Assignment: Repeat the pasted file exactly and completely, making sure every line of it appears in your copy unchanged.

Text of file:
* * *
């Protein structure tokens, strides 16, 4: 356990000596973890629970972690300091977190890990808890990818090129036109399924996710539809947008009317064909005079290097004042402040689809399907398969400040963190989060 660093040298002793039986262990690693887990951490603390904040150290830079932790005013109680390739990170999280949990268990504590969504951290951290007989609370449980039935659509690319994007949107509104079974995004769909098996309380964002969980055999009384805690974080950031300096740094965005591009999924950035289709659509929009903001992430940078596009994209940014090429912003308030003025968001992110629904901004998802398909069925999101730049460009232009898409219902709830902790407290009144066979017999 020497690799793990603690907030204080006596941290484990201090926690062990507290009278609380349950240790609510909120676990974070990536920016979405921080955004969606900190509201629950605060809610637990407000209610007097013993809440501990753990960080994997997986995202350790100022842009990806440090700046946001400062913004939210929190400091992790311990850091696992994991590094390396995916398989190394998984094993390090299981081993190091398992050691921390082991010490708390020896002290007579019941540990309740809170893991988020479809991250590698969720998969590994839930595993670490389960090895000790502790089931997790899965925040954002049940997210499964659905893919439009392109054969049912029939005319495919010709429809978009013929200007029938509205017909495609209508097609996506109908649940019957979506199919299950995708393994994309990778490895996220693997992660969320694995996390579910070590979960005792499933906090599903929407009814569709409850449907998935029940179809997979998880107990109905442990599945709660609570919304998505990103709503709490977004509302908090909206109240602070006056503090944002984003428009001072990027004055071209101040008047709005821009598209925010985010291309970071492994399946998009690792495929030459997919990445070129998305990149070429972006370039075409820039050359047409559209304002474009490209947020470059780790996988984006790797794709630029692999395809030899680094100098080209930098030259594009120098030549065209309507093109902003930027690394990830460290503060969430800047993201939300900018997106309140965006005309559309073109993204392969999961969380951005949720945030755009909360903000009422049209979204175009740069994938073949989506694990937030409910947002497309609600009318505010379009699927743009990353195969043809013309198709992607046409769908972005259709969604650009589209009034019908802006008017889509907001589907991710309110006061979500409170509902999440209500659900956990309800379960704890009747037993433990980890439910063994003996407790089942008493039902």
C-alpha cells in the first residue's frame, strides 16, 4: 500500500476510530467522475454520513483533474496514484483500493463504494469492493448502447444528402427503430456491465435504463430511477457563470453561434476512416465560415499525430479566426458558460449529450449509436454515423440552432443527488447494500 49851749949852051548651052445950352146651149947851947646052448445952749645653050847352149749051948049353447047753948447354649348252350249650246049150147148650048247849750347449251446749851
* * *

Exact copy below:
């Protein structure tokens, strides 16, 4: 356990000596973890629970972690300091977190890990808890990818090129036109399924996710539809947008009317064909005079290097004042402040689809399907398969400040963190989060 660093040298002793039986262990690693887990951490603390904040150290830079932790005013109680390739990170999280949990268990504590969504951290951290007989609370449980039935659509690319994007949107509104079974995004769909098996309380964002969980055999009384805690974080950031300096740094965005591009999924950035289709659509929009903001992430940078596009994209940014090429912003308030003025968001992110629904901004998802398909069925999101730049460009232009898409219902709830902790407290009144066979017999 020497690799793990603690907030204080006596941290484990201090926690062990507290009278609380349950240790609510909120676990974070990536920016979405921080955004969606900190509201629950605060809610637990407000209610007097013993809440501990753990960080994997997986995202350790100022842009990806440090700046946001400062913004939210929190400091992790311990850091696992994991590094390396995916398989190394998984094993390090299981081993190091398992050691921390082991010490708390020896002290007579019941540990309740809170893991988020479809991250590698969720998969590994839930595993670490389960090895000790502790089931997790899965925040954002049940997210499964659905893919439009392109054969049912029939005319495919010709429809978009013929200007029938509205017909495609209508097609996506109908649940019957979506199919299950995708393994994309990778490895996220693997992660969320694995996390579910070590979960005792499933906090599903929407009814569709409850449907998935029940179809997979998880107990109905442990599945709660609570919304998505990103709503709490977004509302908090909206109240602070006056503090944002984003428009001072990027004055071209101040008047709005821009598209925010985010291309970071492994399946998009690792495929030459997919990445070129998305990149070429972006370039075409820039050359047409559209304002474009490209947020470059780790996988984006790797794709630029692999395809030899680094100098080209930098030259594009120098030549065209309507093109902003930027690394990830460290503060969430800047993201939300900018997106309140965006005309559309073109993204392969999961969380951005949720945030755009909360903000009422049209979204175009740069994938073949989506694990937030409910947002497309609600009318505010379009699927743009990353195969043809013309198709992607046409769908972005259709969604650009589209009034019908802006008017889509907001589907991710309110006061979500409170509902999440209500659900956990309800379960704890009747037993433990980890439910063994003996407790089942008493039902």
C-alpha cells in the first residue's frame, strides 16, 4: 500500500476510530467522475454520513483533474496514484483500493463504494469492493448502447444528402427503430456491465435504463430511477457563470453561434476512416465560415499525430479566426458558460449529450449509436454515423440552432443527488447494500 49851749949852051548651052445950352146651149947851947646052448445952749645653050847352149749051948049353447047753948447354649348252350249650246049150147148650048247849750347449251446749851